The ACT regions are firmly established these days from an industry point of view – yet for the average Victorian wine drinker they barely rate a mention. We’re collectively spoilt, we’ve little reason to leave our diverse, mountainous, cool climate, coastal state. It reminds me of the lake we have at my parents’ farm – we can never catch any fish because we’ve realised they’re just not that hungry. Anyway, analogies aside. Trust me, just get in the car and go.
The ACT area encompasses the grape growing regions of the Canberra District, Hilltops, Murrumbateman & to the south – Tumbarumba. All with their own identity but in a nutshell these regions are cool, with altitudes ranging from 400 – 800 meters. The region is known for riesling, shiraz, chardonnay, cabernet sauvignon and some pinot noir. Vines were first planted for commercial wine production in 1971, it’s diverse, beautiful and from a tourism perspective great because the wineries are in clusters and there is plenty of good food around.
Eden Road came up first…a relatively new winery which is making waves nationally. Smart wines, smart people, cool place. These guys specialise in shiraz, chardonnay and pinot noir – and offer several of each in either a single vineyard format, or at different price points. A really interesting exercise in site and style, the lower priced wines are some of the best value wines in the country. I use the off-dry riesling in the course too, so it was great to see the new 2013 vintage – with 30g/l – still looking as balanced, poised and composed as ever. Bloody delicious with thai salads and the like – clean chilli not weighed down with coconut is ideal. This is a good brand to get into if you’re looking for a mid-weight shiraz too. Delicious.
We headed to perhaps one of Australia’s most iconic wineries: Clonakilla. Possibly the most unassuming cellar doors in history, just happily tacked onto the side of the barrel room & lab. You could get caught up in the lack of style here but there’s no point, the wines speak plenty loud enough. Riesling to start – talc, chalk, mineral, this the 2013 and it’s just settling into bottle, I imagine it would be happy there for decades. A neat little Cabernet blend was a nice intro to the reds, leading into of course the shiraz based wines; some with a little viognier. The hallmarks here are density, elegance & ability to age. If you splash out on these wines, keep them for a little while! We were treated to a sneaky tasting in the barrel room, honestly this was just one of those moments where I felt like I was future gazing – all these wonderful 2013 wines not quite ready yet but still showing their individual character. Clonakilla is phenomenal, truly iconic but without the flash. Awesome.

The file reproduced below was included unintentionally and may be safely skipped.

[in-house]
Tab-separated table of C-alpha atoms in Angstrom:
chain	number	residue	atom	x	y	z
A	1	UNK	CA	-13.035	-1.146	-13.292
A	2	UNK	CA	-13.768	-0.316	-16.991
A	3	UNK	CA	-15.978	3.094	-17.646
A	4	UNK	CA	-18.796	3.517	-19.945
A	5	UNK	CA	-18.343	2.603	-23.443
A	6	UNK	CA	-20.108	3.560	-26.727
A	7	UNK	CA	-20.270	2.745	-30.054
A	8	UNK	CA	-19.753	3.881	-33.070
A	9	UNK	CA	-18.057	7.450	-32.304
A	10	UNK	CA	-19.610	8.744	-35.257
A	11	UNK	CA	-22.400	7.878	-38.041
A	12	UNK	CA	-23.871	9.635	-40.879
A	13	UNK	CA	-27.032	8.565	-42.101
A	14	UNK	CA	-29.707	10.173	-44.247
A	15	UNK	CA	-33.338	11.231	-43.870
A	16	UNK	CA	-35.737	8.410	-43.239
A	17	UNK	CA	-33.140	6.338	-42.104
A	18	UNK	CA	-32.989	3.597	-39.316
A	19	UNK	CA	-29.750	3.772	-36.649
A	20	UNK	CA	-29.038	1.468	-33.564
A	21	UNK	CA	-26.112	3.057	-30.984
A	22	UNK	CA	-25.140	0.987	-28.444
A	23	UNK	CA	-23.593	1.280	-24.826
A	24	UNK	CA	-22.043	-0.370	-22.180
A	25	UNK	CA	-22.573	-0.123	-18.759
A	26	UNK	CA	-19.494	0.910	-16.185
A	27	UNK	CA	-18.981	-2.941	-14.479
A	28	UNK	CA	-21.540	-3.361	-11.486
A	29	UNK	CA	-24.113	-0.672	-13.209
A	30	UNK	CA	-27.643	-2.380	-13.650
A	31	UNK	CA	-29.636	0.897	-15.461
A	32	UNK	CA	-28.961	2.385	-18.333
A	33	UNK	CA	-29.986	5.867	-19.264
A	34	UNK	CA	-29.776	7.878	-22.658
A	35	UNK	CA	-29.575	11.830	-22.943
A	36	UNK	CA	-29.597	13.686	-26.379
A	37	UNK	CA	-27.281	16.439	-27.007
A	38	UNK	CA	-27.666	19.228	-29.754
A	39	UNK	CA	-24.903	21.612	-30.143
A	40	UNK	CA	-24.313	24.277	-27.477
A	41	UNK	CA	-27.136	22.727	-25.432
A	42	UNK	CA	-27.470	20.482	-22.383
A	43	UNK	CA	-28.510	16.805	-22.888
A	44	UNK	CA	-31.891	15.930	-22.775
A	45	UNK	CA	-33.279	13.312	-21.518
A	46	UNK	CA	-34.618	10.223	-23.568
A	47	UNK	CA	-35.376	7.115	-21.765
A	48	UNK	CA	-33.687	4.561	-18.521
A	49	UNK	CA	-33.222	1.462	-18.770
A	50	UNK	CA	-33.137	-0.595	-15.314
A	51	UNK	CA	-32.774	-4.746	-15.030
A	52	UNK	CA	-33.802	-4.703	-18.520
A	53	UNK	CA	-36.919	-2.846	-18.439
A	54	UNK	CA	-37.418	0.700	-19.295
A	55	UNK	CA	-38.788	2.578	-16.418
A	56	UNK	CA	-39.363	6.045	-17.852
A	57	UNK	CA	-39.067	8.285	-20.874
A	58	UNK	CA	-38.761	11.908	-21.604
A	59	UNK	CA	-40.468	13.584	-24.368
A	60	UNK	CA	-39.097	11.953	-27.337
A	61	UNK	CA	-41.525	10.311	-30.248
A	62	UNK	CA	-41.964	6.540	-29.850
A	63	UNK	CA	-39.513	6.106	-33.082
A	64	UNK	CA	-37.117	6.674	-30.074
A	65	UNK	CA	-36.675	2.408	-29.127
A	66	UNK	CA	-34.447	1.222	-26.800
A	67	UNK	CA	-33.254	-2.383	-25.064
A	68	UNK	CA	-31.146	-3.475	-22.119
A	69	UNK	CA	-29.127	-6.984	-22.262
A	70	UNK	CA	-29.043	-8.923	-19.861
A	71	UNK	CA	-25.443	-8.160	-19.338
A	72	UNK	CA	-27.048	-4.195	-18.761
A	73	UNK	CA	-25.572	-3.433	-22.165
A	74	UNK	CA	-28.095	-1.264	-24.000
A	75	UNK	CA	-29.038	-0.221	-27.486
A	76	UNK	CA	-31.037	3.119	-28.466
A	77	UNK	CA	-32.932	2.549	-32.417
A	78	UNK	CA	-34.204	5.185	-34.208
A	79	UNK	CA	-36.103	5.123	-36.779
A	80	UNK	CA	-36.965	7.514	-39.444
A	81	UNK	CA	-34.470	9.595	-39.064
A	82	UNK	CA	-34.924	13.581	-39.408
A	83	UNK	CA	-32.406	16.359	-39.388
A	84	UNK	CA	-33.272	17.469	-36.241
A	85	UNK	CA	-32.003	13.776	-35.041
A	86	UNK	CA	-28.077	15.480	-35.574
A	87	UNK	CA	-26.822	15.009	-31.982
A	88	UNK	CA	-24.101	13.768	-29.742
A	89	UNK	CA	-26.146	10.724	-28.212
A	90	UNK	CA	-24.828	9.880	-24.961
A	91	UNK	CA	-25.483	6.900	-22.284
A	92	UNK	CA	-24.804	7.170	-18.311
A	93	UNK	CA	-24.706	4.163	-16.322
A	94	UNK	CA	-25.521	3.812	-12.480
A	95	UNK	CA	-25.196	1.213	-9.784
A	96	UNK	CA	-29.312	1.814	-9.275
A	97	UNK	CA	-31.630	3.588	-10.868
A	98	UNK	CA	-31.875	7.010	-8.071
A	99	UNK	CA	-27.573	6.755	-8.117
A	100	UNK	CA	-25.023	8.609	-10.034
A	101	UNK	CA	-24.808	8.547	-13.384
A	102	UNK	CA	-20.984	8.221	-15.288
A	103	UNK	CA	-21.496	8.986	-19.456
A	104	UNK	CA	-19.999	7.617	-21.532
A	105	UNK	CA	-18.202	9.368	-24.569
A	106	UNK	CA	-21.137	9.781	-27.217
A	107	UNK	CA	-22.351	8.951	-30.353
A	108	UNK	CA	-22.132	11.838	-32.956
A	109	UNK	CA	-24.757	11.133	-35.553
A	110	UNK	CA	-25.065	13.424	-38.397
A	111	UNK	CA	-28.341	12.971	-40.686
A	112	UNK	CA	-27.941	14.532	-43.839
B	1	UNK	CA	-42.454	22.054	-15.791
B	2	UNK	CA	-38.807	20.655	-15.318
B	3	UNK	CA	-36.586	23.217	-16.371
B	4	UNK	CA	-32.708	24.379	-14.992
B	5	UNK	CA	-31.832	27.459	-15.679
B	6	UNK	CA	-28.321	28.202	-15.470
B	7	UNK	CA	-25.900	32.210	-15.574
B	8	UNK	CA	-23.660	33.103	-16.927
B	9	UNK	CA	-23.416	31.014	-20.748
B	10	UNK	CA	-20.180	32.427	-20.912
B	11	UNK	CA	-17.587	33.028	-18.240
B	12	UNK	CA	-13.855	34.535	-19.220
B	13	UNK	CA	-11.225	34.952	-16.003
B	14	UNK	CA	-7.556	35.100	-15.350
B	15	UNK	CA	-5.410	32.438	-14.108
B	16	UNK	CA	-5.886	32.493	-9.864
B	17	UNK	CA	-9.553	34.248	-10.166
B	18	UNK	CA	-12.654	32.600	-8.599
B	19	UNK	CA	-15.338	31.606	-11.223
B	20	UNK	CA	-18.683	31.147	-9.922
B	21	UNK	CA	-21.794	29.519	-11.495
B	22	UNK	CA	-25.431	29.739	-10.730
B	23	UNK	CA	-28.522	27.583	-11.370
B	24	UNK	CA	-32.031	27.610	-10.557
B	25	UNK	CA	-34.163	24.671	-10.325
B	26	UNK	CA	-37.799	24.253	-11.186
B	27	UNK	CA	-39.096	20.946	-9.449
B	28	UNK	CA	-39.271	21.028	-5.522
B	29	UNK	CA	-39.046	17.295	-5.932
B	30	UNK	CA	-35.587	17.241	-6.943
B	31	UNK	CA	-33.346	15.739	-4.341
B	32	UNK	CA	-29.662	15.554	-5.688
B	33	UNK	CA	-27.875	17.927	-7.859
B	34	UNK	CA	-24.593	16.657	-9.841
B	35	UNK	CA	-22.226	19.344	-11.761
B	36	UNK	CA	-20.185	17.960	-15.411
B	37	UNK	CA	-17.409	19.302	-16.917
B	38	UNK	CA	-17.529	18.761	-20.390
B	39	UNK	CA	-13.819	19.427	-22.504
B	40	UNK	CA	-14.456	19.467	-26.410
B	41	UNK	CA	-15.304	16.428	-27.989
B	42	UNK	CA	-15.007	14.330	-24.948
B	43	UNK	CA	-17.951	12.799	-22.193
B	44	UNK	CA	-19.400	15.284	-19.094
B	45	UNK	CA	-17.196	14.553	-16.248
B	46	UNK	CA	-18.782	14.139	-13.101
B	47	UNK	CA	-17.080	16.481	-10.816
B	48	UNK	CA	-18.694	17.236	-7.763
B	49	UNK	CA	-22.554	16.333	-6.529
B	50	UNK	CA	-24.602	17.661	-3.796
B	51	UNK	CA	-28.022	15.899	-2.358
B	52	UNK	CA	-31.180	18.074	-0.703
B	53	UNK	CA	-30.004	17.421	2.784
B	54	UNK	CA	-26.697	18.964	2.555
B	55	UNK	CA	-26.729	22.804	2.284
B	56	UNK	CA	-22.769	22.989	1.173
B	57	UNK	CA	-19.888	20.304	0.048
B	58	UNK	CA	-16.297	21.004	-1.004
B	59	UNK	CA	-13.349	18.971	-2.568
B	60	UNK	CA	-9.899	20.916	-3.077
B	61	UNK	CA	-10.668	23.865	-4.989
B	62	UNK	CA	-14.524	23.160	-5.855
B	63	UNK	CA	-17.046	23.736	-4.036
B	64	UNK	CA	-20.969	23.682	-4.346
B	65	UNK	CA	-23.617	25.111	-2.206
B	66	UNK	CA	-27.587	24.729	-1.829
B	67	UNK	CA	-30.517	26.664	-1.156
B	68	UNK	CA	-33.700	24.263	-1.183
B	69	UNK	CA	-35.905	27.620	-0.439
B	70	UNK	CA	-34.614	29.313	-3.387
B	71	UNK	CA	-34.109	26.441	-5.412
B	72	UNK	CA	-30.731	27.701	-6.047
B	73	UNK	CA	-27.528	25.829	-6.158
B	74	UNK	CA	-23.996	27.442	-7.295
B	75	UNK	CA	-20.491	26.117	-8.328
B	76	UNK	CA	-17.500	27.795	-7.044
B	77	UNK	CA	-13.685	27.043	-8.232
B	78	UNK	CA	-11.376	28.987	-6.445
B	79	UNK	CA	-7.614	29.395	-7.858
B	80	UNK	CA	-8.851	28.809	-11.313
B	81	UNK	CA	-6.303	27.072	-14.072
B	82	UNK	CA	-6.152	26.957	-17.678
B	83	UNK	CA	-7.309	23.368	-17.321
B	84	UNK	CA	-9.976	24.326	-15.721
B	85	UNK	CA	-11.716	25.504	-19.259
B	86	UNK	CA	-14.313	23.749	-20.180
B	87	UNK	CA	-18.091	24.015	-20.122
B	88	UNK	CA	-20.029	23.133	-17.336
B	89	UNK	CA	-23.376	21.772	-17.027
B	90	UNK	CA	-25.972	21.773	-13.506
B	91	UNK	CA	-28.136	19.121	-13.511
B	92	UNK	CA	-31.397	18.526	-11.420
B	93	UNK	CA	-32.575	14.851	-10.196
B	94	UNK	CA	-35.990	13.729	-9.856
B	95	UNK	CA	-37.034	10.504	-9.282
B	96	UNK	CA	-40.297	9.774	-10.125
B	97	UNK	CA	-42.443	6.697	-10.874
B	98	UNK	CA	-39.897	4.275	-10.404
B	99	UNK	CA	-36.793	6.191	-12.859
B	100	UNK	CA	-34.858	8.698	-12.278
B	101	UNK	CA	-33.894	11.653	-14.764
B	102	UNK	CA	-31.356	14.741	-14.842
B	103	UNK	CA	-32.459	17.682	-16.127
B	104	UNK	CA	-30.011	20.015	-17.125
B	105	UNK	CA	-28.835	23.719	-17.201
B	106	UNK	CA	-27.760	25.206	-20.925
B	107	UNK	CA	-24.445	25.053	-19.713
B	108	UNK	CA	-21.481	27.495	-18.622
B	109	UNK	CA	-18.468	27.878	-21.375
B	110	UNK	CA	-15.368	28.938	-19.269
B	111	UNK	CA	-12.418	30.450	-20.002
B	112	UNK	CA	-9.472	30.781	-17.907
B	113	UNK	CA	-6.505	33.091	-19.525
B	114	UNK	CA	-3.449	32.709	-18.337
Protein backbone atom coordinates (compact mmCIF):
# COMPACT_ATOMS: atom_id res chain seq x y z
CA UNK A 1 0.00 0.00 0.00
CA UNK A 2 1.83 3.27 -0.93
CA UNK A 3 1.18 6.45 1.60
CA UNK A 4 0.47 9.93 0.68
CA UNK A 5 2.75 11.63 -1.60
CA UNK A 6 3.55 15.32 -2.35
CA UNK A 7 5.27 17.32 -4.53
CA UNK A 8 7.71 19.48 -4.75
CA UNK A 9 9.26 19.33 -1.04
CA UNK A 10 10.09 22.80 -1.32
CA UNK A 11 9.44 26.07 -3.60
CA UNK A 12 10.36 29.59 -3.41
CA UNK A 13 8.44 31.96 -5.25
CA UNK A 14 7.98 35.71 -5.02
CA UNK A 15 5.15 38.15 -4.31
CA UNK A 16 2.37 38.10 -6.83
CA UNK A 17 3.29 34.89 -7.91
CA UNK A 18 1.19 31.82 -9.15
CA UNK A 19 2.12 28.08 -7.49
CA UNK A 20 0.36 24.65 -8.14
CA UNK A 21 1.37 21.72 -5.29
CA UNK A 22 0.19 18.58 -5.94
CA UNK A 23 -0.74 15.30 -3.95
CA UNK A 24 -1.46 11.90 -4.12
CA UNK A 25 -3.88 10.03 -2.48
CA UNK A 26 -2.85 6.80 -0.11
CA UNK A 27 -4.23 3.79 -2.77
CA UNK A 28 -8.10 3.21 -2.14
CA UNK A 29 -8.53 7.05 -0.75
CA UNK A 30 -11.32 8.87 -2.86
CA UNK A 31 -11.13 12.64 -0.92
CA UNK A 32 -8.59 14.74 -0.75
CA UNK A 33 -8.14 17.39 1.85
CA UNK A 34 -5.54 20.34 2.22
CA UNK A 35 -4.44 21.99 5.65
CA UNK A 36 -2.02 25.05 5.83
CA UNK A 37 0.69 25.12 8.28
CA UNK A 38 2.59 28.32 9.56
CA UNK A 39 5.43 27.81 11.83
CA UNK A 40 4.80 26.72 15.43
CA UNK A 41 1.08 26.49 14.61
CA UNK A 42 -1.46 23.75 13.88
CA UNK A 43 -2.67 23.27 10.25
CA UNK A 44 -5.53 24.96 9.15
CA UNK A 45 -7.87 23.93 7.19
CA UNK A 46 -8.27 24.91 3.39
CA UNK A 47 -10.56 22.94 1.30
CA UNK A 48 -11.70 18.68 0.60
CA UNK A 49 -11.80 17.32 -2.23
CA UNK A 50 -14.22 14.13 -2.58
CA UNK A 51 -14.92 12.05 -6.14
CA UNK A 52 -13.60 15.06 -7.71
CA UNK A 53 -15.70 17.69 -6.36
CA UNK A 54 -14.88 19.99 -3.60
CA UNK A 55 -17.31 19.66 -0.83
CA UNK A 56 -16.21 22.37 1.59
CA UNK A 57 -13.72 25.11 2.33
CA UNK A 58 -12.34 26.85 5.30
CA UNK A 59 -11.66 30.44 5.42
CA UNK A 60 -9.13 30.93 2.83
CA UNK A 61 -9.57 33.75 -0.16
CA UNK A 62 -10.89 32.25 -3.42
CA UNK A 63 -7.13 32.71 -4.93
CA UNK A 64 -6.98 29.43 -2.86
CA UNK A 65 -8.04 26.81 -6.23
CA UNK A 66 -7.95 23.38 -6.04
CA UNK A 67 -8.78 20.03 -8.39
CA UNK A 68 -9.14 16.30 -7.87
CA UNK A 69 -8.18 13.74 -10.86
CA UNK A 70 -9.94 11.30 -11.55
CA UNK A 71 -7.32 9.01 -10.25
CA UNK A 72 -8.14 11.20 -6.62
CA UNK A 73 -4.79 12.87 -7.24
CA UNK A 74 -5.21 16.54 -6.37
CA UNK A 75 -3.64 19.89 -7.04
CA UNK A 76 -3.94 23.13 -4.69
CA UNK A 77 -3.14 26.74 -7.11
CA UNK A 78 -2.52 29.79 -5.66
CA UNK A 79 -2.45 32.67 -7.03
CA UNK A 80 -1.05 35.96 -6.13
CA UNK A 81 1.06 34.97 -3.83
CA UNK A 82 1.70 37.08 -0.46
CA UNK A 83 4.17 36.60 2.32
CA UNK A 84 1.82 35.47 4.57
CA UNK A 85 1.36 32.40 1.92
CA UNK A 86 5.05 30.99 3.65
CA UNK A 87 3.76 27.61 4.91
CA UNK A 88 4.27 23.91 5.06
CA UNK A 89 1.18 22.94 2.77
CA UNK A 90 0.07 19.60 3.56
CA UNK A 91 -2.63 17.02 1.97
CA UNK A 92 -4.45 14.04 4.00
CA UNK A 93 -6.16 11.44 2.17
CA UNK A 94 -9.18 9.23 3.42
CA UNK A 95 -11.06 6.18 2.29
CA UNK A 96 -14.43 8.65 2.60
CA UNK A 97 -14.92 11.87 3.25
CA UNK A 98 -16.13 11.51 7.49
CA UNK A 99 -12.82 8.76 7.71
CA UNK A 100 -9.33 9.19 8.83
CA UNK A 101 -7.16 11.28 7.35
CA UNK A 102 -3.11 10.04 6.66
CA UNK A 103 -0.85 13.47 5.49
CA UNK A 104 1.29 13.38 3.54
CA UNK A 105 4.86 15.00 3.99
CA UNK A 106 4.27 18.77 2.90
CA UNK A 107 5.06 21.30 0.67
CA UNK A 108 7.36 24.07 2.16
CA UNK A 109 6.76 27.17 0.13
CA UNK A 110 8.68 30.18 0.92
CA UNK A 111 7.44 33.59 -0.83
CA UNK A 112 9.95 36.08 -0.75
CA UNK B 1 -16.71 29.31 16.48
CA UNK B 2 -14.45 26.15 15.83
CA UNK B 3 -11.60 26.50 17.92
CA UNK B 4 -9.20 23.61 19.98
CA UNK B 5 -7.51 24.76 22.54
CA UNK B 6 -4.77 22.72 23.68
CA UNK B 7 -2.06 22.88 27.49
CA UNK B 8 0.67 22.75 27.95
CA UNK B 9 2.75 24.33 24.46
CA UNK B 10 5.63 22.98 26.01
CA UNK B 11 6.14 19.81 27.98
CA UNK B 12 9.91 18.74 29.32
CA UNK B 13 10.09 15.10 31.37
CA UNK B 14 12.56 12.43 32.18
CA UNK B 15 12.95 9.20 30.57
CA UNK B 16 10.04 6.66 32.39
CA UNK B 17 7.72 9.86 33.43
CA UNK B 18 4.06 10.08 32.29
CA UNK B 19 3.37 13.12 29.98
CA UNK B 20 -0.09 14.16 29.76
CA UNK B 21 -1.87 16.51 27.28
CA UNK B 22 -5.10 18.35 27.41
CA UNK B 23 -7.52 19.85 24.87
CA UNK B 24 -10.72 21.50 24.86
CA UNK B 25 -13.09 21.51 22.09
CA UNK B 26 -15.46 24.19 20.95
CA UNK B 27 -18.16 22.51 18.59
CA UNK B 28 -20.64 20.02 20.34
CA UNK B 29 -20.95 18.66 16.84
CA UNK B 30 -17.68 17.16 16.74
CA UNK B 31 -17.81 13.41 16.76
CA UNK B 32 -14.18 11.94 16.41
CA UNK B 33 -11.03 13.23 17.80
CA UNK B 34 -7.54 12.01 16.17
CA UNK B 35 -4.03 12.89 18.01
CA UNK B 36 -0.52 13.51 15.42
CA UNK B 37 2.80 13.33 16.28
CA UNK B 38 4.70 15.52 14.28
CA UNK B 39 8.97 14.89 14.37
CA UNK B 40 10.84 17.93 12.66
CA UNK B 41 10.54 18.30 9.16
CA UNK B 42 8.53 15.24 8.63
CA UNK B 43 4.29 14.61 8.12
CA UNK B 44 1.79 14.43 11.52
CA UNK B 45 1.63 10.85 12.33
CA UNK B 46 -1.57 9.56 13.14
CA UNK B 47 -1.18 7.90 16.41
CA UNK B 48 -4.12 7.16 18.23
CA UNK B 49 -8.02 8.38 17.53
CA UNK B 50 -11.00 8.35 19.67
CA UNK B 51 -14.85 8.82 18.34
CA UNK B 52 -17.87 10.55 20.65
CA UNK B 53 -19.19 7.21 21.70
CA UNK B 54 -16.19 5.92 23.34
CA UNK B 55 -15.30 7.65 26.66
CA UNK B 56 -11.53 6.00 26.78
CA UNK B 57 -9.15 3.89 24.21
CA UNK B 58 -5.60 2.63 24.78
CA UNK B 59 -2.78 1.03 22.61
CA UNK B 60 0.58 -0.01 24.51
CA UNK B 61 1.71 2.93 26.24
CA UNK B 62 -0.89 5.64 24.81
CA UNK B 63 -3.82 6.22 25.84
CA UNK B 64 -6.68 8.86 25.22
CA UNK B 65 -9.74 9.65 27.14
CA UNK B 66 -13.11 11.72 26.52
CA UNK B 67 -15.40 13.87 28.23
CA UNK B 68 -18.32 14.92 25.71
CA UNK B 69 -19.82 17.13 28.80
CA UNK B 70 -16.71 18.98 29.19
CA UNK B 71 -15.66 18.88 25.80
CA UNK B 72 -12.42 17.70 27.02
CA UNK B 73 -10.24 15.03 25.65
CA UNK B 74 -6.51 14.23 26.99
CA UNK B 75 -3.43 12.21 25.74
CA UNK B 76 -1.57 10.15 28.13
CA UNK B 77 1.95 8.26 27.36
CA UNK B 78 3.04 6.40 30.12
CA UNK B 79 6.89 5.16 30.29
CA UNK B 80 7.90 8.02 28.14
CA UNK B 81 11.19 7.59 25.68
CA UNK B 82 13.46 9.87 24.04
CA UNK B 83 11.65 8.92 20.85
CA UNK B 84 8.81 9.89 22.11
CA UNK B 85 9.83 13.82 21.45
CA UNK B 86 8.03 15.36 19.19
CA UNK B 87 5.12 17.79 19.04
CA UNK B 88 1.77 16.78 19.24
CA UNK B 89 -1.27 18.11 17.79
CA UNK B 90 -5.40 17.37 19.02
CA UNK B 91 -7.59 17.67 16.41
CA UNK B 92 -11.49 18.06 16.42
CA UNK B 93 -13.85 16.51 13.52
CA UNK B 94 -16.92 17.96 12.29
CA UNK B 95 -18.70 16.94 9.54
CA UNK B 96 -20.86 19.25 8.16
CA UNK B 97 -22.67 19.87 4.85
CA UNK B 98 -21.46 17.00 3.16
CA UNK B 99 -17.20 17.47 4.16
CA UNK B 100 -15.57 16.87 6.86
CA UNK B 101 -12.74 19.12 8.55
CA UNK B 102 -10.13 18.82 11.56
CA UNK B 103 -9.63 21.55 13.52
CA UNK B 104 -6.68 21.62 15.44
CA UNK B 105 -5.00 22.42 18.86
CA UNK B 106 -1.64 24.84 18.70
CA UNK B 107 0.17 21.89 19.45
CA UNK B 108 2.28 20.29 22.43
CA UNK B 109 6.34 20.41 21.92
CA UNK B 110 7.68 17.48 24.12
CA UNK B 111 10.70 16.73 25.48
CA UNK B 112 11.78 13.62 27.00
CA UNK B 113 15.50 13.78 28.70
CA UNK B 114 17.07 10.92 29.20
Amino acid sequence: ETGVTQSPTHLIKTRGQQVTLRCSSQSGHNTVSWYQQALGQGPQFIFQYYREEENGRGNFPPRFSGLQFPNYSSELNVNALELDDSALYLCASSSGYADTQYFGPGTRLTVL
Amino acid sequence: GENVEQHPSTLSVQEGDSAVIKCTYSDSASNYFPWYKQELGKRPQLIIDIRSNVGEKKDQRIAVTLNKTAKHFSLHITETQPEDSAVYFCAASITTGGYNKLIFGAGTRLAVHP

Helm was up next, tucked away off the main road. Ken Helm, again one of Australia’s iconic old guard was behind the counter. Helm is all about riesling, and a little about cabernet sauvignon. But riesling – again I saw that talc character that I have come to associate with Murrumbateman. These are strong, confident wines – seemingly built up by winemaking but of course they are as pure as it gets. Mouth filling, utterly present, a prickle of acid grip. In short, there is a very good reason he can charge $55 for a bottle. We even got to poke around Kens cellar, a grotty cave filled with unlabelled bottles covered in thick gravel dust; holding what I would imagine to be an immense amount of history.
We headed onto Orange and Hunter – unfortunately without much time to stop along the way. We ate at Union Bank in Orange for lunch – fast on its way to becoming an institution. Tom Ward, the owner happened to walk by and we nabbed him for a chat while we ate our steak tartare, king fish carpaccio and errr…fries. Shhhhh. Tom is one of the people driving the recognition of the Orange wine region interstate and beyond and has reason to be optimistic – this is a region to lookout for. The Union Bank is definitely worth the stop.
A long 6 hours later we arrive in the Hunter. It’s just so sexy – so lush, manicured & expensive looking. Hunter Valley to me is the Claudia Schiffer of wine regions. We met up there with the wonderful Sam Connew – AWRI wine scientist/wine maker/wine judge. Sam is accomplished is ways which I can’t even get my head around and then she tells us about her new wine project Stargazer Wines (Tasmania) and I have serious life envy. She takes us to a local Italian eatery where we had probably one of the best meals of my life. The Beltree is an unassuming, quiet place. I won’t bang on about it but the veal carpaccio with fried artichoke & pesto was a revelation.
I spent the 9 hour drive back to the North East meddling with my calendar to make space to go back. Think I’ll have to wait until December but it’s at the top of list.
Until next time!